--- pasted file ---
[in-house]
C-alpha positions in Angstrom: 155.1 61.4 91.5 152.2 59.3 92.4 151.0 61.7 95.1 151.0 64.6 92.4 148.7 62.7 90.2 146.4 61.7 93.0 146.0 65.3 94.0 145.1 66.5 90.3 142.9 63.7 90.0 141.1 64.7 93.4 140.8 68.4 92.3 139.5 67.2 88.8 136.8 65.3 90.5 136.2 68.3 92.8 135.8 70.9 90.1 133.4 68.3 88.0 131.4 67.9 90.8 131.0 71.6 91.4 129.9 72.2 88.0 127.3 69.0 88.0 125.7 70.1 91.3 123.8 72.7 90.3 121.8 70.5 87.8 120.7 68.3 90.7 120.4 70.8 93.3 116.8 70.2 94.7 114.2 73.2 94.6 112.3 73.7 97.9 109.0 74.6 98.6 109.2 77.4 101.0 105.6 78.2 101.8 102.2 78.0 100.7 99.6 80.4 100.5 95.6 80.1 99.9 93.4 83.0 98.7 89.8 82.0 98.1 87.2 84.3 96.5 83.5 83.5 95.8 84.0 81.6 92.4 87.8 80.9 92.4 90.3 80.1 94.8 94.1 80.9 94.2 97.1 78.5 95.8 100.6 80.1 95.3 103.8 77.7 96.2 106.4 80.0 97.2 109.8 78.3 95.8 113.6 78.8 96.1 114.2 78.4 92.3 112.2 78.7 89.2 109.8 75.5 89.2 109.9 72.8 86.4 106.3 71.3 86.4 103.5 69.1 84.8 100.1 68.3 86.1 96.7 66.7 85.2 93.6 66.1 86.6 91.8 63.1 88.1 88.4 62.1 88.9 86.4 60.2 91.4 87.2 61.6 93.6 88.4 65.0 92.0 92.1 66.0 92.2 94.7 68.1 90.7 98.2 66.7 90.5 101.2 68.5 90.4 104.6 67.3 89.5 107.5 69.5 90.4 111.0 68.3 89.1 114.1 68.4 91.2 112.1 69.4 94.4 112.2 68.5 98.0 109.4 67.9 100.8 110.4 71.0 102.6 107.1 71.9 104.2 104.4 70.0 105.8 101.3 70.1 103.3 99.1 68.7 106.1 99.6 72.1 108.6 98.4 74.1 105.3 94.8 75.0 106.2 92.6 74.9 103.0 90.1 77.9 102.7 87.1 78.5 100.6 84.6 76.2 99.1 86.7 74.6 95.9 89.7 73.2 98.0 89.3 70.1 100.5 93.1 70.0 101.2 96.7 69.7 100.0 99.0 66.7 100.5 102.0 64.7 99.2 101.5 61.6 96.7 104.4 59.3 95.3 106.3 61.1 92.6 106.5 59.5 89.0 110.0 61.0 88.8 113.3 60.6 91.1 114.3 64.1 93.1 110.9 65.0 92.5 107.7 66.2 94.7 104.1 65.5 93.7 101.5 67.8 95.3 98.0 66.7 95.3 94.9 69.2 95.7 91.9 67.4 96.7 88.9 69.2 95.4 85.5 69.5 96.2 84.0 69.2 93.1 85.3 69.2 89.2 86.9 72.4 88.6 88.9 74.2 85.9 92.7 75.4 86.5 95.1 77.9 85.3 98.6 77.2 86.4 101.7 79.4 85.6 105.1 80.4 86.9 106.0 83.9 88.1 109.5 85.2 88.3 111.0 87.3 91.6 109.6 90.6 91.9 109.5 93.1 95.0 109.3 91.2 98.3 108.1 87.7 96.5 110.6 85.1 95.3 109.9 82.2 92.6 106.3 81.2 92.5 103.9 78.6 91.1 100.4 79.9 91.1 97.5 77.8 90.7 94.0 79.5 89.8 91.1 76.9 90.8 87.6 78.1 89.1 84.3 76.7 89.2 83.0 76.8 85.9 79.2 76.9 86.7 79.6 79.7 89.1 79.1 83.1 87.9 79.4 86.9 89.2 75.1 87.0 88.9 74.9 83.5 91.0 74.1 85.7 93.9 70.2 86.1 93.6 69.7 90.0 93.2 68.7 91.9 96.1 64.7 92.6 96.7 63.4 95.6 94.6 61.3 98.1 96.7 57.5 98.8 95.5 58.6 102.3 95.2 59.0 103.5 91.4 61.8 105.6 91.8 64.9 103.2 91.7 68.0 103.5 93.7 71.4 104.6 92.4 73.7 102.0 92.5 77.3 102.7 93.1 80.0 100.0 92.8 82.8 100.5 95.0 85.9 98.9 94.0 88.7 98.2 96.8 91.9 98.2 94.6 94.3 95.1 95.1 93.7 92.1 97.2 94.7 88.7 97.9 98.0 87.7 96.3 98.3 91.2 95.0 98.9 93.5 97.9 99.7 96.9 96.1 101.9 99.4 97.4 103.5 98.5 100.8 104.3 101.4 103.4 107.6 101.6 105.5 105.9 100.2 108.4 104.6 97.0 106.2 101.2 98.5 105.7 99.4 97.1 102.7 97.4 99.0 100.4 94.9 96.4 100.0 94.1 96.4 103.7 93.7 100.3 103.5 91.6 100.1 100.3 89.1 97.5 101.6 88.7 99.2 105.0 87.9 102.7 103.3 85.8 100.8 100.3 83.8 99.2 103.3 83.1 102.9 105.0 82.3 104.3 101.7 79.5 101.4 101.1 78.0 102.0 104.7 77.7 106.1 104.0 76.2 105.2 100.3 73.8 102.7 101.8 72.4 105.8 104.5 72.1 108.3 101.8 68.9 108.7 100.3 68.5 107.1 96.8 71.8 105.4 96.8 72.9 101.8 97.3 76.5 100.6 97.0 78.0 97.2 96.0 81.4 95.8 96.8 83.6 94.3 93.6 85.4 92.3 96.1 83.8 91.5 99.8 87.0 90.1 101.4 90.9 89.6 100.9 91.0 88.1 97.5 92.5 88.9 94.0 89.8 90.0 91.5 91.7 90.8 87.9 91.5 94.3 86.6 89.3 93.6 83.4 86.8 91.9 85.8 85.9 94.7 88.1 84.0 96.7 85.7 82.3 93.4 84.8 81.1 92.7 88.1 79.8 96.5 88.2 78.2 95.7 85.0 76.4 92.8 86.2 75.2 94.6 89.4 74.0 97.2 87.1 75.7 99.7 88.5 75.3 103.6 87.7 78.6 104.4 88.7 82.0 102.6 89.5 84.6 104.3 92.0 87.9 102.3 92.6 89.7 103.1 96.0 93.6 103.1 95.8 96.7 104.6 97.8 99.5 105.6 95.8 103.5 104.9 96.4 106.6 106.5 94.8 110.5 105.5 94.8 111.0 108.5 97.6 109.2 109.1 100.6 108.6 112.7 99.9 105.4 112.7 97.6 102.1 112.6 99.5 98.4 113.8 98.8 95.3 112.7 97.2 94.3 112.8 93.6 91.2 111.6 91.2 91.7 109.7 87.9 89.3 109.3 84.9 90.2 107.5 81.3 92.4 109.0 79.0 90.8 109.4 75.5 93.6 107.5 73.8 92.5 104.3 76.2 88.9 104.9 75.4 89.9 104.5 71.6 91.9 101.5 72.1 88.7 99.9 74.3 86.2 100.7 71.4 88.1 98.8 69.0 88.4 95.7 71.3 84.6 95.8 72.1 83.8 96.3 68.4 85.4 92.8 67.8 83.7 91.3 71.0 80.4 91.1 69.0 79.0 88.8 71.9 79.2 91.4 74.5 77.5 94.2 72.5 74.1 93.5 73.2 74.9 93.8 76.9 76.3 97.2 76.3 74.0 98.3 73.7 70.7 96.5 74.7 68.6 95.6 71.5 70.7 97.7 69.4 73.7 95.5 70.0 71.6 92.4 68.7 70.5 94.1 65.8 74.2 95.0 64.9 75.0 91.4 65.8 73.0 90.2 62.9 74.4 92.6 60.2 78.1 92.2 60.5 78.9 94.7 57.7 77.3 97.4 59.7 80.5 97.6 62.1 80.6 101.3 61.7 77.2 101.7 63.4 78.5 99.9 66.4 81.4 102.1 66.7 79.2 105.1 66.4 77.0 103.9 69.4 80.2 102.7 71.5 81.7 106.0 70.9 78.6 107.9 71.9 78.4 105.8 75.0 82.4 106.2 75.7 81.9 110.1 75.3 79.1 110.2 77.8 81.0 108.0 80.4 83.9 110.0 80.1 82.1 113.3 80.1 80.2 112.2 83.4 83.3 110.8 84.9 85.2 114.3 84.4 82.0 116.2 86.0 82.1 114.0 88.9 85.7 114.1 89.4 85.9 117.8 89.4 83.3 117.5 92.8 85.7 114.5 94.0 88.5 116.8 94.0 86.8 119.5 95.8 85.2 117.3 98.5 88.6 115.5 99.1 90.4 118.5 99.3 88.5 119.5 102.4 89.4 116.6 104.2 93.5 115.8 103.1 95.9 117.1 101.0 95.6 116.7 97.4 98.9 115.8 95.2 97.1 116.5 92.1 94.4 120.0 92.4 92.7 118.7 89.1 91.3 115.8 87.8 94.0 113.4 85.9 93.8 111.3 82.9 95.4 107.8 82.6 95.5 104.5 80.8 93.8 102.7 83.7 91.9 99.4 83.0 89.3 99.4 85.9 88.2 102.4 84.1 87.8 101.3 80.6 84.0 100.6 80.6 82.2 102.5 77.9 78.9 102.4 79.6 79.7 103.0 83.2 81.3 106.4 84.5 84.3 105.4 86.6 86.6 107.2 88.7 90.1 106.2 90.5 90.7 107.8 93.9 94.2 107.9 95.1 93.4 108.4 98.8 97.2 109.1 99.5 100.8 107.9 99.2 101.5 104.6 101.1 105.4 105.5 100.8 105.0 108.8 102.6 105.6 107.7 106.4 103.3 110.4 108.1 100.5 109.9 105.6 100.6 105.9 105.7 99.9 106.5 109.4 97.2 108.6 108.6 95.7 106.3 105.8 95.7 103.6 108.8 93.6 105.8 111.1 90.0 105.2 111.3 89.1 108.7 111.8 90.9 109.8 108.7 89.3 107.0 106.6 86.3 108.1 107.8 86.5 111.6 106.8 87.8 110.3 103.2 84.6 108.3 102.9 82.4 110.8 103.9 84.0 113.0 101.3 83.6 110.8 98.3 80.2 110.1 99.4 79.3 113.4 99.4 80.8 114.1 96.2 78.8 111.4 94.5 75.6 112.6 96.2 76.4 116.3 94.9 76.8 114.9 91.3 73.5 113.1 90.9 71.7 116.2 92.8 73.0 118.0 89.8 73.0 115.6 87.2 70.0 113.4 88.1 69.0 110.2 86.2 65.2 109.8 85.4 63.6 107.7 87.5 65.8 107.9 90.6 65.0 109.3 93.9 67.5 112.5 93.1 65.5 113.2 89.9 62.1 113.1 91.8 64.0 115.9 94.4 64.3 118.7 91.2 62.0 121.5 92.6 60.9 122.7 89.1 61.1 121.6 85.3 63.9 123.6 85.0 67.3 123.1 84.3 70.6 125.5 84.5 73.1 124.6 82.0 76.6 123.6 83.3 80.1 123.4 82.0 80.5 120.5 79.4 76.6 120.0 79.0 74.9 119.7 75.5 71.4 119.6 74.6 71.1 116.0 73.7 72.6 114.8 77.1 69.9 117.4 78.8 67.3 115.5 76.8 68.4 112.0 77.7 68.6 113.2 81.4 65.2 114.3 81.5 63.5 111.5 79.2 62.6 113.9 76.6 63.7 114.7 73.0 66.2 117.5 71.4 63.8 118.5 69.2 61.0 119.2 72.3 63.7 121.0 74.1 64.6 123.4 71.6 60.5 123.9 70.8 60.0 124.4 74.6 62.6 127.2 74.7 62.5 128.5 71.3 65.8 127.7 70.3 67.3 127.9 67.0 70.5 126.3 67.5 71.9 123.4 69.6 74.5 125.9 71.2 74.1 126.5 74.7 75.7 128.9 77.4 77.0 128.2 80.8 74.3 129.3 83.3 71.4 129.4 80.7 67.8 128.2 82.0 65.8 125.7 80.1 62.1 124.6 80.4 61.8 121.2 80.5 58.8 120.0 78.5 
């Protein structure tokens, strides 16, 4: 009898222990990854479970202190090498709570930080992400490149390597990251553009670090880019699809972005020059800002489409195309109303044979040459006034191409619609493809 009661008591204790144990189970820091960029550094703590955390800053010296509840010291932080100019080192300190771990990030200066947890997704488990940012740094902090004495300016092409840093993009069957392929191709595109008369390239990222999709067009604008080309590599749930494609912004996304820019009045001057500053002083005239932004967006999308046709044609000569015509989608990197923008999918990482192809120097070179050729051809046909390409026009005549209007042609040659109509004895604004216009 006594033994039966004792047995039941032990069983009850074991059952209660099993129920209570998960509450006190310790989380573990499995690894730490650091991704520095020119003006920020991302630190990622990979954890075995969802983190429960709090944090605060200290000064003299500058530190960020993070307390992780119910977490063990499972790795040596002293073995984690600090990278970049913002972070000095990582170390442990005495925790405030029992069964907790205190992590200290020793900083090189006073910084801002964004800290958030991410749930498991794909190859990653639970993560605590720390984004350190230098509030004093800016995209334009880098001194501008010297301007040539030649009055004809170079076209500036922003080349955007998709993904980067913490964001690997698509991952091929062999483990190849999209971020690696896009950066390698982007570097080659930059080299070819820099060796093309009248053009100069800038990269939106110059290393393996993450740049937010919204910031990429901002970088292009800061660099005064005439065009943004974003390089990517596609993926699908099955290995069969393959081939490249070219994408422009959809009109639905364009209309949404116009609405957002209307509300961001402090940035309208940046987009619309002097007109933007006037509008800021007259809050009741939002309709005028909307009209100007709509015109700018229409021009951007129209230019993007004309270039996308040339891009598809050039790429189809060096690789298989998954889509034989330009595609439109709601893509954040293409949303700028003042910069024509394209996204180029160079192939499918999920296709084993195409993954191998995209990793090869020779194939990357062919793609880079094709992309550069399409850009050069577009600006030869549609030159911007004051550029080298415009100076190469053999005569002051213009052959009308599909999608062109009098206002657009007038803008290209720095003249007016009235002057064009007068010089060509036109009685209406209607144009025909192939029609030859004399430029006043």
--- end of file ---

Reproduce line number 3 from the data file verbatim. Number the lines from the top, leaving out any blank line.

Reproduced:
């Protein structure tokens, strides 16, 4: 009898222990990854479970202190090498709570930080992400490149390597990251553009670090880019699809972005020059800002489409195309109303044979040459006034191409619609493809 009661008591204790144990189970820091960029550094703590955390800053010296509840010291932080100019080192300190771990990030200066947890997704488990940012740094902090004495300016092409840093993009069957392929191709595109008369390239990222999709067009604008080309590599749930494609912004996304820019009045001057500053002083005239932004967006999308046709044609000569015509989608990197923008999918990482192809120097070179050729051809046909390409026009005549209007042609040659109509004895604004216009 006594033994039966004792047995039941032990069983009850074991059952209660099993129920209570998960509450006190310790989380573990499995690894730490650091991704520095020119003006920020991302630190990622990979954890075995969802983190429960709090944090605060200290000064003299500058530190960020993070307390992780119910977490063990499972790795040596002293073995984690600090990278970049913002972070000095990582170390442990005495925790405030029992069964907790205190992590200290020793900083090189006073910084801002964004800290958030991410749930498991794909190859990653639970993560605590720390984004350190230098509030004093800016995209334009880098001194501008010297301007040539030649009055004809170079076209500036922003080349955007998709993904980067913490964001690997698509991952091929062999483990190849999209971020690696896009950066390698982007570097080659930059080299070819820099060796093309009248053009100069800038990269939106110059290393393996993450740049937010919204910031990429901002970088292009800061660099005064005439065009943004974003390089990517596609993926699908099955290995069969393959081939490249070219994408422009959809009109639905364009209309949404116009609405957002209307509300961001402090940035309208940046987009619309002097007109933007006037509008800021007259809050009741939002309709005028909307009209100007709509015109700018229409021009951007129209230019993007004309270039996308040339891009598809050039790429189809060096690789298989998954889509034989330009595609439109709601893509954040293409949303700028003042910069024509394209996204180029160079192939499918999920296709084993195409993954191998995209990793090869020779194939990357062919793609880079094709992309550069399409850009050069577009600006030869549609030159911007004051550029080298415009100076190469053999005569002051213009052959009308599909999608062109009098206002657009007038803008290209720095003249007016009235002057064009007068010089060509036109009685209406209607144009025909192939029609030859004399430029006043």